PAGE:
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Toe-to-Hand Transplantation after Failed Osteogenesis Distraction: A “Peg-in-Cup” Osteosynthesis

de Jesus, Ramon A. M.D.; Ferrari, Jonathan P. B.S.; Hemphill, Amani F. M.D.; Brooks, Darrell M.D.

Author Information
Plastic and Reconstructive Surgery: January 2009 - Volume 123 - Issue 1 - p 39e-40e
doi: 10.1097/PRS.0b013e31819056a3
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Psychosocial dysfunction secondary to inadequately treated congenital hand anomalies1 can have a dramatic presentation in preadolescence. Furthermore, these patients may desire cosmetic correction to reduce insecurities and raise self-confidence in their juvenile years. Factors complicating surgery may include a patient's psychological instability, the distorted anatomy from previous operations, and a risk of reduced function at the cost of cosmesis. The following case illustrates these points.

An 11-year-old girl presented with acrosyndactyly of the middle, index, and ring fingers of the right hand, secondary to amniotic band syndrome. At 18 months of age, she underwent separation of the involved digits, resulting in the loss of the middle finger at the level of the proximal interphalangeal joint. At the age of 4, hastened distraction osteogenesis resulted in a tapered bony segment of the middle proximal phalanx. The patient came to our care at the age of 11 after reports of glove hiding of her dominant, malformed hand and increased concerns of depression and social withdrawal. After thorough psychological testing and discussion regarding changes in foot appearance, digital arcade restoration via toe-to-hand transplantation was considered because of the potential psychosocial benefits.

Prior osteogenesis distraction had left the middle proximal phalanx of the affected hand elongated and tapered, complicating bony fixation. Due to the narrow diameter of the medullary canal of the distracted segment, prosthetic joint replacement was not considered. Plate fixation was unfavorable because of the step-off created by the different bone diameters. Bone shortening to facilitate plate fixation would have left an unacceptable final digit length. Lastly, one Kirschner wire might have passed through both bone segments, but this would not have prevented rotational forces from disrupting the union or allowed early range of motion. Consequently, the “peg-in-cup” osteosynthesis was devised to efficiently use the existing anatomy and minimize soft-tissue disruption, while maximizing bone-to-bone contact.

To create the peg-in-cup, the distal portion of the proximal phalanx was denuded of soft tissue and periosteum for 1 cm, resected transversely with a sagittal saw, and rounded with a rongeur to provide the peg. Next, the joint surface of the proximal phalanx of the second toe was removed with a sagittal saw, and a 1-cm intramedullary tunnel was made using small pineapple burr to create the recipient cup. Opposition of the peg within the medullary canal of the proximal phalanx was secured, while a 28-guage cerclage wire stabilized the osteosynthesis from rotating in the longitudinal axis (Fig. 1).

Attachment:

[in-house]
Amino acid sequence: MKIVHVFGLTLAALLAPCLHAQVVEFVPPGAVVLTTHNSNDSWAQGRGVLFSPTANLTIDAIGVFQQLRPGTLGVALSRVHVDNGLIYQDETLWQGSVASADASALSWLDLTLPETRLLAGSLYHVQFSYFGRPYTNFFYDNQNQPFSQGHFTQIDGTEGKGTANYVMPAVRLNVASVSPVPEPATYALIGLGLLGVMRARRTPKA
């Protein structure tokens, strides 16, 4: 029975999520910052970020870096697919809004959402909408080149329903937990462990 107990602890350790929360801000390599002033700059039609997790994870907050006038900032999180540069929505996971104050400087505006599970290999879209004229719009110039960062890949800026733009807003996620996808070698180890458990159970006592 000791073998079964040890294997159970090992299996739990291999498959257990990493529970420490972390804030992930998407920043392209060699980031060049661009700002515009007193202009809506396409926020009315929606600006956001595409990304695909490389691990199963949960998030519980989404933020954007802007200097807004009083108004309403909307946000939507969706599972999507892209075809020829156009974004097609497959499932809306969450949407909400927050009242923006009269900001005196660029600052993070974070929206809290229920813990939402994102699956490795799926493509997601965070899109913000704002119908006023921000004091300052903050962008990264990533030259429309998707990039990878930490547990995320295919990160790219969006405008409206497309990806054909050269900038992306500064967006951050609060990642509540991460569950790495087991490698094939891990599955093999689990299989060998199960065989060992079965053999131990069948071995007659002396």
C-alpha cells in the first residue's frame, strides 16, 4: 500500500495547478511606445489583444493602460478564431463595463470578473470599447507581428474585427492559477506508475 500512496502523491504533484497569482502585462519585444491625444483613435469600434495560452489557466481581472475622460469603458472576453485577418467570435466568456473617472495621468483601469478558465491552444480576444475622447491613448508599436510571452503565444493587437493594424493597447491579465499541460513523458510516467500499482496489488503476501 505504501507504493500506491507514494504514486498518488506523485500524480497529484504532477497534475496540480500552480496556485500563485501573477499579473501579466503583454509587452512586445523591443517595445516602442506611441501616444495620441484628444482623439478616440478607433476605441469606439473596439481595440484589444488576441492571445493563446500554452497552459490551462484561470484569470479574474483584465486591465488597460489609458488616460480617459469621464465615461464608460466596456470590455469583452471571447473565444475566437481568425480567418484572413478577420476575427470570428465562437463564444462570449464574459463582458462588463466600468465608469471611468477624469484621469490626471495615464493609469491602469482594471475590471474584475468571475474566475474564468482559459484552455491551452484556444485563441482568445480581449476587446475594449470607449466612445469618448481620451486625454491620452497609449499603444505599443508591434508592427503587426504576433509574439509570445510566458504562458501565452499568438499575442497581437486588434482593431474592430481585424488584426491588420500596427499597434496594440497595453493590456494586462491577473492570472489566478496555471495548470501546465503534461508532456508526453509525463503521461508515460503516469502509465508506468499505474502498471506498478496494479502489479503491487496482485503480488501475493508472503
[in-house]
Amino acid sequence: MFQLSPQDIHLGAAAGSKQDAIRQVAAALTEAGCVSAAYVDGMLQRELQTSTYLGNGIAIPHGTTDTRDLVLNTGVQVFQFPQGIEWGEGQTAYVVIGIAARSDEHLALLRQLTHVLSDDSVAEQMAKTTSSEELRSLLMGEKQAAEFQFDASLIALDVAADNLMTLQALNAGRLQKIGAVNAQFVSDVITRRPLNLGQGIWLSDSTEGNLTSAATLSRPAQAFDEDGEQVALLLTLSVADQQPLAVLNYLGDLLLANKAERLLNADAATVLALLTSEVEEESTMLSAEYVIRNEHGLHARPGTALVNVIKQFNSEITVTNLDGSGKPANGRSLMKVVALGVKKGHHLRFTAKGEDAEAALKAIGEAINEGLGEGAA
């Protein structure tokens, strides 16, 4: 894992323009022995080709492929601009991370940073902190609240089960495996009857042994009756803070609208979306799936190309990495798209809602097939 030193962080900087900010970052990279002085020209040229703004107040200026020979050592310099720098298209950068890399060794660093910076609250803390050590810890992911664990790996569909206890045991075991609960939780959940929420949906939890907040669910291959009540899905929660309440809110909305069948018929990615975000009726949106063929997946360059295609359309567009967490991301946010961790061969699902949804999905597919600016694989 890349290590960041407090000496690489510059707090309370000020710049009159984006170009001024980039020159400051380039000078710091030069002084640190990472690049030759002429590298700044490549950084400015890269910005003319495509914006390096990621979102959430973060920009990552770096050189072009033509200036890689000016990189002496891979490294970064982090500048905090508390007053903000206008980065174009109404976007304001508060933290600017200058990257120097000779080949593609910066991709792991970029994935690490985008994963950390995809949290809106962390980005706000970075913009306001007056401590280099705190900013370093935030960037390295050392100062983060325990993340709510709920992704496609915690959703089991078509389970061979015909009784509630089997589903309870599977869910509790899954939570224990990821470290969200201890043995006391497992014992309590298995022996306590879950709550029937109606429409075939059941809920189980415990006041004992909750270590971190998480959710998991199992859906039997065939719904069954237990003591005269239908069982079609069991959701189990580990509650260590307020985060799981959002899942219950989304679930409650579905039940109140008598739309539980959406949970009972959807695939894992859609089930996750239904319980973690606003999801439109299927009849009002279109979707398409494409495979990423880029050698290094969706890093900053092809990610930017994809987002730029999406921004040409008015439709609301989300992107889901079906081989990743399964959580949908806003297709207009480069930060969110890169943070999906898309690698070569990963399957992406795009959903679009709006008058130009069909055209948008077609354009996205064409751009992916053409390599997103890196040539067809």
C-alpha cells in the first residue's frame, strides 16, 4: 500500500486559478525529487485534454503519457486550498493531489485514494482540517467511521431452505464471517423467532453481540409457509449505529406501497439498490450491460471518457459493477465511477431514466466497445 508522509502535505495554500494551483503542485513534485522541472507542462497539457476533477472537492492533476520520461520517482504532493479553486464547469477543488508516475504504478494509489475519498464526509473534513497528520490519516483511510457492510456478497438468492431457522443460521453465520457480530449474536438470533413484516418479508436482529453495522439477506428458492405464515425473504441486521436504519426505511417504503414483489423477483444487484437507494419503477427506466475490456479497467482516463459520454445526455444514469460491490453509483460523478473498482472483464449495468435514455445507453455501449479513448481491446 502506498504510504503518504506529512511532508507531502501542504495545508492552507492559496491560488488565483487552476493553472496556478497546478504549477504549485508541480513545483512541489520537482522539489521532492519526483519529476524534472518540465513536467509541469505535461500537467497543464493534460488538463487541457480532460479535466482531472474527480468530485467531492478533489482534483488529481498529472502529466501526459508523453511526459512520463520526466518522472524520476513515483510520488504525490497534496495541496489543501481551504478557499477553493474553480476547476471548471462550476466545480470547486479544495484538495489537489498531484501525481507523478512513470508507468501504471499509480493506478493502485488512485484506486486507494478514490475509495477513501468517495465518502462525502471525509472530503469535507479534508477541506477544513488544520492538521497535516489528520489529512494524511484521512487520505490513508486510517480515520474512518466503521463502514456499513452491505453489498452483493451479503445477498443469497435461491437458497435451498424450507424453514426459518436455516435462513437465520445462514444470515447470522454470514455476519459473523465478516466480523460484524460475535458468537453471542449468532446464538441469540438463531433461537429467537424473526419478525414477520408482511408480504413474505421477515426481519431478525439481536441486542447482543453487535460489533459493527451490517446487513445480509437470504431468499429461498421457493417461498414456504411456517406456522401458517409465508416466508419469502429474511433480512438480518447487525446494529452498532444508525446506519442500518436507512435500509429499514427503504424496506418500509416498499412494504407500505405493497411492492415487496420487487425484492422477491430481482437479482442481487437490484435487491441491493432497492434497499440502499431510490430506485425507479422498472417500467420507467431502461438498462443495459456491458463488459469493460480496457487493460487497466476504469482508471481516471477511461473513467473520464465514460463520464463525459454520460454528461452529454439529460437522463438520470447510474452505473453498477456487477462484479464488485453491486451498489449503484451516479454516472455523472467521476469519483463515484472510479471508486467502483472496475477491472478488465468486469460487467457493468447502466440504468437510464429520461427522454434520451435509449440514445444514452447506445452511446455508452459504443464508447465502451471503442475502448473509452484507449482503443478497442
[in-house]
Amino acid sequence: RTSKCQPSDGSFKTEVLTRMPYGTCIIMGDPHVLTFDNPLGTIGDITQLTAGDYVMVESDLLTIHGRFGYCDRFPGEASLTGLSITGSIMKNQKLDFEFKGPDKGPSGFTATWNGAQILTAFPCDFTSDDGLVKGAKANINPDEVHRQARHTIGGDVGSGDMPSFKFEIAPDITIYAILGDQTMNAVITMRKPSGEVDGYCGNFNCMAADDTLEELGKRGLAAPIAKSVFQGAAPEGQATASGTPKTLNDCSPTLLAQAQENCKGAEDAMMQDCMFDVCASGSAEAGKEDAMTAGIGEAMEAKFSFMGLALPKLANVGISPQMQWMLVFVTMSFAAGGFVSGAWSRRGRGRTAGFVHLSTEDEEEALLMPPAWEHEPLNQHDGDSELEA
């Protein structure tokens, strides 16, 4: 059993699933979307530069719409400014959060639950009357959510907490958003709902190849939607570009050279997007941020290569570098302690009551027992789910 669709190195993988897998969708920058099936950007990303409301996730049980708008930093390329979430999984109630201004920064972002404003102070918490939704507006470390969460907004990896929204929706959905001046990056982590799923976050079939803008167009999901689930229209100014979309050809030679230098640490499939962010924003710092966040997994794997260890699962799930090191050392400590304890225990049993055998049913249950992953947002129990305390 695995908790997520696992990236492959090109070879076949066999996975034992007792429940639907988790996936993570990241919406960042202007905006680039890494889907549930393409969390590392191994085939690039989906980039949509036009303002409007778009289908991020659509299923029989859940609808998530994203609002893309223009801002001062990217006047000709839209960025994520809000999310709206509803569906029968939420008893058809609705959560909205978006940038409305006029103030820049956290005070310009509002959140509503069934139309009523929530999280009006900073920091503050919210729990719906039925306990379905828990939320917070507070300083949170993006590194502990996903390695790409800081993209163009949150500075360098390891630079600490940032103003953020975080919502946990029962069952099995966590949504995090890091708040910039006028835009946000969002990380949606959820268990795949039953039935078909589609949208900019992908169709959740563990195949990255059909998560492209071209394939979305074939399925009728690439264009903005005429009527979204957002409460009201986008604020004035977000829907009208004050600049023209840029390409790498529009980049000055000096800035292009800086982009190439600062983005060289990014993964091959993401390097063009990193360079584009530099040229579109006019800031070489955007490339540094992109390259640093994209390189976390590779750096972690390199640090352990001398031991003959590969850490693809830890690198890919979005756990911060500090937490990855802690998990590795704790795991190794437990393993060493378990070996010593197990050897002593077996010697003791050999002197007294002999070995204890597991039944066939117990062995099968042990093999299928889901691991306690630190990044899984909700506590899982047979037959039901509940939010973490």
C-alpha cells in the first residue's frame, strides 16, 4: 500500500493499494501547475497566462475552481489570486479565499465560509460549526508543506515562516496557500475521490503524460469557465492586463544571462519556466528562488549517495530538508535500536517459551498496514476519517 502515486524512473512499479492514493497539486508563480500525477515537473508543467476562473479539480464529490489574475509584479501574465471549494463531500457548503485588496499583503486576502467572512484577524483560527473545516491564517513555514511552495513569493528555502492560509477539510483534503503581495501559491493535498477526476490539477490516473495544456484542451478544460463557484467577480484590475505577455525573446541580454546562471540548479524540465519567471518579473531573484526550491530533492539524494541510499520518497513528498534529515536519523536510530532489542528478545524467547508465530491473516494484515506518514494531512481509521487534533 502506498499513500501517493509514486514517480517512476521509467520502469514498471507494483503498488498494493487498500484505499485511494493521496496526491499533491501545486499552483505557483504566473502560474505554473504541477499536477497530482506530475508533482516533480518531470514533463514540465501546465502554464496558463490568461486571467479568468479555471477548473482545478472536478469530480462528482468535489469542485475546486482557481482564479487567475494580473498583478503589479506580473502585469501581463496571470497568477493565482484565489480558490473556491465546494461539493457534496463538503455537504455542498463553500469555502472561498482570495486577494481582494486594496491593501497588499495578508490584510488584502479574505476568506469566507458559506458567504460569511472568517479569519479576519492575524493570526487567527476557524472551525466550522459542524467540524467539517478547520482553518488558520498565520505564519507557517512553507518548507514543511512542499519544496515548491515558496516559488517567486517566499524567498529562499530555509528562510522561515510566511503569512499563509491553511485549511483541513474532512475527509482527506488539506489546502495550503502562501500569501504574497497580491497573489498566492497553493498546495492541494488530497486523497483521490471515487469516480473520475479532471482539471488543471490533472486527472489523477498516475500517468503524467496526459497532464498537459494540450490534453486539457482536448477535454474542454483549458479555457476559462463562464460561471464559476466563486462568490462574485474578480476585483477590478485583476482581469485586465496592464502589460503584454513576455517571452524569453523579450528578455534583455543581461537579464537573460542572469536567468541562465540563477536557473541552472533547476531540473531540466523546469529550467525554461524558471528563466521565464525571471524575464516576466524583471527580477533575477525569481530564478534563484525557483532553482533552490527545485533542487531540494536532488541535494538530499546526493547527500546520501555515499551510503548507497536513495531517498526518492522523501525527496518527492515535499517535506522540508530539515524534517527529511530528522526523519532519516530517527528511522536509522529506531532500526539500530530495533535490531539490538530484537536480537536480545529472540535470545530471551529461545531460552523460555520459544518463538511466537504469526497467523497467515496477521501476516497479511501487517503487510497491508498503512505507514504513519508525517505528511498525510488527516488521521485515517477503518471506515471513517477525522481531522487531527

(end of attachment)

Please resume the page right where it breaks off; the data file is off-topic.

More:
Fig. 1.
Fig. 1.:
(Left) Posteroanterior and (right) lateral postoperative views of peg-in-cup osteosynthesis. A single 0.28 Kirschner wire is visible.

Because bony fixation was necessary at the level of the proximal interphalangeal joint on the patient's dominant hand, failure to accommodate the new transplant was a concern. Several authors have stated that replantation at this level—proximal to the insertion of the flexor digitorum superficialis—can be detrimental to overall hand function due to reduction in range of motion and grip strength.2,3 However, by achieving a stable osteosynthesis and precise joint orientation, the patient was able to incorporate her new digit successfully into the repertoire of daily hand activity. Moreover, the patient and mother reported decreased anxiety and betterment in the patient's mood shortly thereafter, corroborating postoperative reports4,5 of other children and their parents after toe-to-hand transfer.

Ramon A. de Jesus,

Jonathan P. Ferrari, B.S.

Amani F. Hemphill, M.D.

Darrell Brooks, M.D.

Department of Surgery

Union Memorial Hospital

Department of Plastic Surgery

Johns Hopkins

Baltimore, Md.


1. Eskandari MM, Oztuna V, Demirkan F. Late psychosocial effects of congenital hand anomaly. Hand Surg. 2004;9:257.
2. Thomas F, Kaplan D, Raskin KB. Indications and surgical techniques for digit replantation. Bull Hosp Jt Dis. 2001–2002;60:179.
3. Soucacos PN. Indications and selection for digital amputation and replantation. J Hand Surg (Br). 2001;26:572.
4. Bellew M, Kay SP. Psychological aspects of toe to hand transfer in children: Comparison of views of children and their parents. J Hand Surg (Br). 1999;24:712.
5. Kay SP, Wiberg M, Bellew M, Webb F. Toe to hand transfer in children: Part 2. Functional and psychological aspects. J Hand Surg (Br). 1996;21:735.

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